PG&E is committed to the safety of the communities it serves and is working to enhance pipeline safety throughout northern and central California. Key to this effort is the inspection of PG&E's nearly 7,000 miles of gas transmission pipelines and 42,000 miles of distribution pipelines. By regularly monitoring and inspecting these networks of gas pipelines, PG&E is able to identify and address concerns before they become a problem.
PG&E is a partner in developing and deploying new technologies that are helping transform utilities into more predictive and proactive operators and helping aid in providing detailed inspections—often in less time and with greater accuracy and precision than traditional methods.
PG&E is working with a new technology that looks for warning signs, such as dents, cracks or corrosion, on the outside of gas pipelines. 3D Toolbox is as easy to use as a digital camera, and with a click, it captures an image and provides measurements—giving PG&E real-time information about the condition of pipeline surfaces. This technology allows pipeline engineers and corrosion experts to view images on a laptop at the dig site, assess any surface defects or issues within minutes and put together a corrective plan immediately. In addition, a major advantage of the system is that it provides a traceable digital record of the measurements, allowing engineers to easily store and access the data in the future.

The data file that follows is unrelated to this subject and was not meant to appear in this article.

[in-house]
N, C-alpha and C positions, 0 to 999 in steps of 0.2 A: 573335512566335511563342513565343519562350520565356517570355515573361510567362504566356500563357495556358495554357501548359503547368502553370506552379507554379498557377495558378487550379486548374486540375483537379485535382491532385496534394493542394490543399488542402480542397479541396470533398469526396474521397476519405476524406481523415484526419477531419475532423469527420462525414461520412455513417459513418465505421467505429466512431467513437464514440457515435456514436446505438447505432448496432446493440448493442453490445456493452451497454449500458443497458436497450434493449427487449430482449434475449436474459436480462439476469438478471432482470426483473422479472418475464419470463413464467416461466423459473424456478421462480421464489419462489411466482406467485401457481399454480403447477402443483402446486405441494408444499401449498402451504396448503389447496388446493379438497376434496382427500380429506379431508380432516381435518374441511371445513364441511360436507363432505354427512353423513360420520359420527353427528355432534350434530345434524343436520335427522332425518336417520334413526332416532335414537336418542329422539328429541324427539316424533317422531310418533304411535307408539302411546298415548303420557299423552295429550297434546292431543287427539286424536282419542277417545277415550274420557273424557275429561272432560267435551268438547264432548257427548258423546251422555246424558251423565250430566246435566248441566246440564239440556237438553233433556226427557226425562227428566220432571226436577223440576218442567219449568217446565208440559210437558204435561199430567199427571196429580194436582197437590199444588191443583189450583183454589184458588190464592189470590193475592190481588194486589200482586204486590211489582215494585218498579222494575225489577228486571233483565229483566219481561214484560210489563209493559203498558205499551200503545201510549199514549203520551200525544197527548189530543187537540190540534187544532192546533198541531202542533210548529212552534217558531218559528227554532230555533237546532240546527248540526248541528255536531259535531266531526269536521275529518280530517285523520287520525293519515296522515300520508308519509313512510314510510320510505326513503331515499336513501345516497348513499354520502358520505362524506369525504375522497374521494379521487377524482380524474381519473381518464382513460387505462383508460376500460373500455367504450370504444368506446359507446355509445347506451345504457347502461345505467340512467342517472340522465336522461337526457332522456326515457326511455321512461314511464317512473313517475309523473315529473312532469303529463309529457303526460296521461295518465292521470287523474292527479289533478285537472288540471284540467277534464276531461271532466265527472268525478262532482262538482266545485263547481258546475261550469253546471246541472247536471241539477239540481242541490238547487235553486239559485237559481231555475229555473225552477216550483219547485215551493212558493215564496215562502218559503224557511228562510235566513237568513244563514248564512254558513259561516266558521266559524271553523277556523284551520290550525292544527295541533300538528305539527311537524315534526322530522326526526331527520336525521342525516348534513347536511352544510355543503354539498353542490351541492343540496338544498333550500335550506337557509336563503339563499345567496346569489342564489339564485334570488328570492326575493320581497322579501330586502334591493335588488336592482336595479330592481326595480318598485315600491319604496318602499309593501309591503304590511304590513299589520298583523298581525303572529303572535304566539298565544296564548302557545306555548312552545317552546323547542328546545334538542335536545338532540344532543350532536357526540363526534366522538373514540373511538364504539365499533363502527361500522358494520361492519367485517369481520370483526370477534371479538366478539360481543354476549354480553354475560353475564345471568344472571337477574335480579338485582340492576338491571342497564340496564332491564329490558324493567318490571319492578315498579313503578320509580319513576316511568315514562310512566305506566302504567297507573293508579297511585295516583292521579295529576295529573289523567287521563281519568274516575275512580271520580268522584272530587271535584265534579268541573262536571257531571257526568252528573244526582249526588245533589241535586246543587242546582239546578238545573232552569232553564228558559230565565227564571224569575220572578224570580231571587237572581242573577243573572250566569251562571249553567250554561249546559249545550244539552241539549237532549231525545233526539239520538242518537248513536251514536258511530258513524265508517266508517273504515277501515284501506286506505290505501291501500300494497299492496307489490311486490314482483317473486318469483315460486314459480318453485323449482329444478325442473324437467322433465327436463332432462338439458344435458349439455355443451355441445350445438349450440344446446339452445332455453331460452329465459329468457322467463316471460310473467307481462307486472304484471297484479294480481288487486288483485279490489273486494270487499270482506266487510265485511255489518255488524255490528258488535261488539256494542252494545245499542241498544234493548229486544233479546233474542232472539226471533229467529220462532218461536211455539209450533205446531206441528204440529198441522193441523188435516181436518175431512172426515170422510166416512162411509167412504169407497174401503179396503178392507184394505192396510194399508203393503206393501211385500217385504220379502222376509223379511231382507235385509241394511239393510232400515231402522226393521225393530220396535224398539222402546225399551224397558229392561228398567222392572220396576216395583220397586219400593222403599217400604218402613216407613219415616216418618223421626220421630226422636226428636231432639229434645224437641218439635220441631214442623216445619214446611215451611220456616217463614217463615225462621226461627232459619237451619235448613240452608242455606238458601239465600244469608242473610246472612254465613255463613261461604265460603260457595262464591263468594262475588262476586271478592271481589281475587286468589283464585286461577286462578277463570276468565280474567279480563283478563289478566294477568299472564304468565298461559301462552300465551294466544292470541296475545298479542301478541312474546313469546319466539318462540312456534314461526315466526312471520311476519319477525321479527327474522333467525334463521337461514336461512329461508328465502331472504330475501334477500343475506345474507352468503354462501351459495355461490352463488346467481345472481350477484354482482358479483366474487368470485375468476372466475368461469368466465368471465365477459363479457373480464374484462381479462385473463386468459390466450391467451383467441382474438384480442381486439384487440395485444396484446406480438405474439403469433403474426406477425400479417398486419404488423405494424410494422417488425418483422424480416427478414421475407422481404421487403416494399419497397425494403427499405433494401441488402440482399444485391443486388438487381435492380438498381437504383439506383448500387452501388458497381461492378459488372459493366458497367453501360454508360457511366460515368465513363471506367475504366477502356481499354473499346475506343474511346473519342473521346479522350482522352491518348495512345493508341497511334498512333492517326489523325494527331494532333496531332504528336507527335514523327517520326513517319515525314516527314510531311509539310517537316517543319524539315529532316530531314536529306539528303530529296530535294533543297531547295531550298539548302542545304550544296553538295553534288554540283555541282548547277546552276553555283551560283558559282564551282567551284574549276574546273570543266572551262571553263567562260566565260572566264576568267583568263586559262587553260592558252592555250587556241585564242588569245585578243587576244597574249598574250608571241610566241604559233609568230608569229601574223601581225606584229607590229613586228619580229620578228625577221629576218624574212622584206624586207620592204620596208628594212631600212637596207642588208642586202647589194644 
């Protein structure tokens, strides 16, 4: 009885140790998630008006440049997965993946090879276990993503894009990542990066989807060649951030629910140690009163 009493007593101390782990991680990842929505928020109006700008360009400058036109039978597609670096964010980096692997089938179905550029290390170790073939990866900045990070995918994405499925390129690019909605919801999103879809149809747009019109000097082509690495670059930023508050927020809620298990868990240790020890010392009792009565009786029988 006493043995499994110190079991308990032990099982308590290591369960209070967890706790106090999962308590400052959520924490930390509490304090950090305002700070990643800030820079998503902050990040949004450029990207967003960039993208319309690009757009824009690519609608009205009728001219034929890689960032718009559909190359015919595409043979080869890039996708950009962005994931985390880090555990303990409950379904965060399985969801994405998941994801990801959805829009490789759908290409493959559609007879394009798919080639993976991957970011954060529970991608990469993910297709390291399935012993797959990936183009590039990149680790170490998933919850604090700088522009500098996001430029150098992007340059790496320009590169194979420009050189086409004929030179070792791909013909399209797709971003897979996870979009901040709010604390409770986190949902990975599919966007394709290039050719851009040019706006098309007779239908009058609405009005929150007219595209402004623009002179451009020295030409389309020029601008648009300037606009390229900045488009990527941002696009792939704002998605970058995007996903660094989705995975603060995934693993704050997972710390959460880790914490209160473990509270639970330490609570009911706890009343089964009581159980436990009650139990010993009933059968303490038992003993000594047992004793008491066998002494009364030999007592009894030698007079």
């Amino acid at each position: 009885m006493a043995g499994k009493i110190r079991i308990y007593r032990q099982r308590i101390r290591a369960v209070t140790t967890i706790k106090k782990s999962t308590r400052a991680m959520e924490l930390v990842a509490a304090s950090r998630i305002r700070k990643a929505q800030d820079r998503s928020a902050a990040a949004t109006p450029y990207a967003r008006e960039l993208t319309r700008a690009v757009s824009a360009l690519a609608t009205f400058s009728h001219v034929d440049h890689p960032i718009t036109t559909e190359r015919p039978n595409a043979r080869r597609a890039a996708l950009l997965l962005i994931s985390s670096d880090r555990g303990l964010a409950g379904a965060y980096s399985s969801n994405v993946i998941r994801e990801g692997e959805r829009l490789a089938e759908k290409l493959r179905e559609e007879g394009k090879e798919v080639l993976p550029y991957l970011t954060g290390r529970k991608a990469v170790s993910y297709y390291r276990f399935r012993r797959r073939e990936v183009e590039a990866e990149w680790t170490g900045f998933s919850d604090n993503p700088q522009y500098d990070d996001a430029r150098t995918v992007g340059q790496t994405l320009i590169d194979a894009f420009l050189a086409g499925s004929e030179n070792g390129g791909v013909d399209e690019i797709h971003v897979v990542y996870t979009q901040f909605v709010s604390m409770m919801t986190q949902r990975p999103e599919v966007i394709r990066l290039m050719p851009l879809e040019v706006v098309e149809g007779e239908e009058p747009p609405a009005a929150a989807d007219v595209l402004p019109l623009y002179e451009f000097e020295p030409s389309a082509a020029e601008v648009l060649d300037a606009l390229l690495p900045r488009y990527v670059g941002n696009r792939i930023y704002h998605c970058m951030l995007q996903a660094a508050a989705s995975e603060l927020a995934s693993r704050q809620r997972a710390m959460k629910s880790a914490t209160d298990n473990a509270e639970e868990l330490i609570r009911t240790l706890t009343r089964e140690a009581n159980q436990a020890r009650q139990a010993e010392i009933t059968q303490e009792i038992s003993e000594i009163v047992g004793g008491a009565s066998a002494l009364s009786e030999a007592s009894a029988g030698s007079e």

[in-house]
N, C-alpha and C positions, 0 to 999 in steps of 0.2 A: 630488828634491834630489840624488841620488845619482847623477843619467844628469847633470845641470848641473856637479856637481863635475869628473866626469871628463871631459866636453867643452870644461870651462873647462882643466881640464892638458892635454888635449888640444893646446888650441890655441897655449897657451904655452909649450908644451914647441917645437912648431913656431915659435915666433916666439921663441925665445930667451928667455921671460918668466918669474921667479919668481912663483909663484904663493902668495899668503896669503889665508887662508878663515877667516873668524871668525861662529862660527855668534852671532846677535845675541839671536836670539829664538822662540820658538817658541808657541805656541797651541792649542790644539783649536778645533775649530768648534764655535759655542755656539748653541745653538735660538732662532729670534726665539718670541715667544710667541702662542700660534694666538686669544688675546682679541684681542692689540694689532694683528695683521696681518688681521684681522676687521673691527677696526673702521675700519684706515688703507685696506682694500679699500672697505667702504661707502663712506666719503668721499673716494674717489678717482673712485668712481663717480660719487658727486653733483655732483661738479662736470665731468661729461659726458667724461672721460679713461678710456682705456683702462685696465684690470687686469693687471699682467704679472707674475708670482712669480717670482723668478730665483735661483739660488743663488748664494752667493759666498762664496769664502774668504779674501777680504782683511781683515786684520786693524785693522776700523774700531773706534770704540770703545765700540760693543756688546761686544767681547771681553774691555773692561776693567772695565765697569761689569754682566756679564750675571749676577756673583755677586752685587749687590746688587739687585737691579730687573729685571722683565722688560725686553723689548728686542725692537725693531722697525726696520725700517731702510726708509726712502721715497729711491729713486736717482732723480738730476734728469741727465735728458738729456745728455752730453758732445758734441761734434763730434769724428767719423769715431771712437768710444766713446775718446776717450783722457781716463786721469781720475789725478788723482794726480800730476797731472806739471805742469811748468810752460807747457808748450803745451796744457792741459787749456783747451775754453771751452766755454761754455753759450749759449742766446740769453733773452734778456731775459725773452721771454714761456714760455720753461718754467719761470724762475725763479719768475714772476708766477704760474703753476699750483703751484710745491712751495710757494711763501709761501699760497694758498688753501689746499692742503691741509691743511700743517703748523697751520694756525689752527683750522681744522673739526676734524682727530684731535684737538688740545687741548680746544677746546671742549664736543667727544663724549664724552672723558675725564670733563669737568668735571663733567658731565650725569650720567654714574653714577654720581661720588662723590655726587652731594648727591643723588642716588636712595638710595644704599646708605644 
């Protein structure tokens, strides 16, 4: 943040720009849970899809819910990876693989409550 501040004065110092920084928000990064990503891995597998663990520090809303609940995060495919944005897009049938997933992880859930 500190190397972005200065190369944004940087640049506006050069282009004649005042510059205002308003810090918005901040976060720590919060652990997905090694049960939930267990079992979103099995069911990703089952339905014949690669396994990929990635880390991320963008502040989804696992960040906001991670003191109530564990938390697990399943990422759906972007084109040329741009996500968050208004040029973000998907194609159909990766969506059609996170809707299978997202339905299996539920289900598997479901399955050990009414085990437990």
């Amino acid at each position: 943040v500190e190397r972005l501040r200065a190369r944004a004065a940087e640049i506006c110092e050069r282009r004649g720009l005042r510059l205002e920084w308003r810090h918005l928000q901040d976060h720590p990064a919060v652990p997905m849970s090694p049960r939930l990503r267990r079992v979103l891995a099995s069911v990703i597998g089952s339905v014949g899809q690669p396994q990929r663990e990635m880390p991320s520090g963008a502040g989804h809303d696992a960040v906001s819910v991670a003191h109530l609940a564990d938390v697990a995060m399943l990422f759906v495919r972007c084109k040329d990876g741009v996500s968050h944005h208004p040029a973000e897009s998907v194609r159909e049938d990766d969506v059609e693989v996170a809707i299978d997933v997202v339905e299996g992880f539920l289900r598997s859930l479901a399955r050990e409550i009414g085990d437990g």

PG&E also utilizes a portable, handheld 3D laser scanner called the EXAscan. The EXAscan is able to replace time consuming manual tasks and provide a much more detailed evaluation of a pipeline than was previously available. It can measure, for example, the extent of external corrosion or characterize any warping.
A trained engineer or technician simply holds the scanner a few inches above a section of pipeline. The device transmits data to a computer program, which creates a 3D model of the object and displays it on a monitor. The software includes color coding to show where pipeline damage is most severe, along with many other measurements. The data is accurate within 40 microns, or 0.0016 of an inch.
Hydrostatic testing involves pressurizing a pipe with water to reveal potential weaknesses and is a proven method for verifying the capability of a natural gas pipeline to operate at a safe level of pressure. Hydrostatic testing is also used to test such familiar items as scuba tanks, fire extinguishers and air compressor tanks.
Hydrostatic pressure testing entails filling a pipe with water, pressurizing it to a much higher level than the pipe will ever operate with natural gas and then monitoring the pipe for approximately eight hours. Since 2011, PG&E has pressure tested more than 673 miles of natural gas transmission pipelines throughout its service area.